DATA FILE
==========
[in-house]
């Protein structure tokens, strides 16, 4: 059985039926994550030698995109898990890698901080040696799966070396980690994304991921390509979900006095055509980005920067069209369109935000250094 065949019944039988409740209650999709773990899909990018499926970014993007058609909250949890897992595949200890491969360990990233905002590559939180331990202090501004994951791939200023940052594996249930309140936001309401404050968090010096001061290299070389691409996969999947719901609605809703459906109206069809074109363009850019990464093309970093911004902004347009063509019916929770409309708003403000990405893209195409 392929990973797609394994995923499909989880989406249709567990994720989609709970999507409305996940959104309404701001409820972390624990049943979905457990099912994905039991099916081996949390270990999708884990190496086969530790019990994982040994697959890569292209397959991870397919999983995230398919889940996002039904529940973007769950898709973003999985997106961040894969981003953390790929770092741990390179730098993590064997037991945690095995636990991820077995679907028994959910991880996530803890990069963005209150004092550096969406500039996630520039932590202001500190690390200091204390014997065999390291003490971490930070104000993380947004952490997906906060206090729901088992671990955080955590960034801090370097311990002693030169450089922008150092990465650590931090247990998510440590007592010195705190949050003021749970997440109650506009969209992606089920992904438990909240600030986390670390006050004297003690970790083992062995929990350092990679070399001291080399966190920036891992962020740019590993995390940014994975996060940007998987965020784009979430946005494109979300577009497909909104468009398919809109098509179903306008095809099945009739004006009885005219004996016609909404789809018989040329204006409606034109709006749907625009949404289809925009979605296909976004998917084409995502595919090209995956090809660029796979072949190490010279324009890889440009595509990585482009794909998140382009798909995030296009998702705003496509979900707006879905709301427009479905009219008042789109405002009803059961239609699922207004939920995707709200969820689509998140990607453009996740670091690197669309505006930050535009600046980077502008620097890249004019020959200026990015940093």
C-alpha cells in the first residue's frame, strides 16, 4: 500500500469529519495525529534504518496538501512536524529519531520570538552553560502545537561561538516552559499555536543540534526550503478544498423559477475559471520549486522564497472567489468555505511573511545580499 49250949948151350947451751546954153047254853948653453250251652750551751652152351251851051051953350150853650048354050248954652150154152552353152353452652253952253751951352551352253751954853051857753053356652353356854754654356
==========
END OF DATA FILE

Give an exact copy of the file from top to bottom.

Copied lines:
[in-house]
């Protein structure tokens, strides 16, 4: 059985039926994550030698995109898990890698901080040696799966070396980690994304991921390509979900006095055509980005920067069209369109935000250094 065949019944039988409740209650999709773990899909990018499926970014993007058609909250949890897992595949200890491969360990990233905002590559939180331990202090501004994951791939200023940052594996249930309140936001309401404050968090010096001061290299070389691409996969999947719901609605809703459906109206069809074109363009850019990464093309970093911004902004347009063509019916929770409309708003403000990405893209195409 392929990973797609394994995923499909989880989406249709567990994720989609709970999507409305996940959104309404701001409820972390624990049943979905457990099912994905039991099916081996949390270990999708884990190496086969530790019990994982040994697959890569292209397959991870397919999983995230398919889940996002039904529940973007769950898709973003999985997106961040894969981003953390790929770092741990390179730098993590064997037991945690095995636990991820077995679907028994959910991880996530803890990069963005209150004092550096969406500039996630520039932590202001500190690390200091204390014997065999390291003490971490930070104000993380947004952490997906906060206090729901088992671990955080955590960034801090370097311990002693030169450089922008150092990465650590931090247990998510440590007592010195705190949050003021749970997440109650506009969209992606089920992904438990909240600030986390670390006050004297003690970790083992062995929990350092990679070399001291080399966190920036891992962020740019590993995390940014994975996060940007998987965020784009979430946005494109979300577009497909909104468009398919809109098509179903306008095809099945009739004006009885005219004996016609909404789809018989040329204006409606034109709006749907625009949404289809925009979605296909976004998917084409995502595919090209995956090809660029796979072949190490010279324009890889440009595509990585482009794909998140382009798909995030296009998702705003496509979900707006879905709301427009479905009219008042789109405002009803059961239609699922207004939920995707709200969820689509998140990607453009996740670091690197669309505006930050535009600046980077502008620097890249004019020959200026990015940093």
C-alpha cells in the first residue's frame, strides 16, 4: 500500500469529519495525529534504518496538501512536524529519531520570538552553560502545537561561538516552559499555536543540534526550503478544498423559477475559471520549486522564497472567489468555505511573511545580499 49250949948151350947451751546954153047254853948653453250251652750551751652152351251851051051953350150853650048354050248954652150154152552353152353452652253952253751951352551352253751954853051857753053356652353356854754654356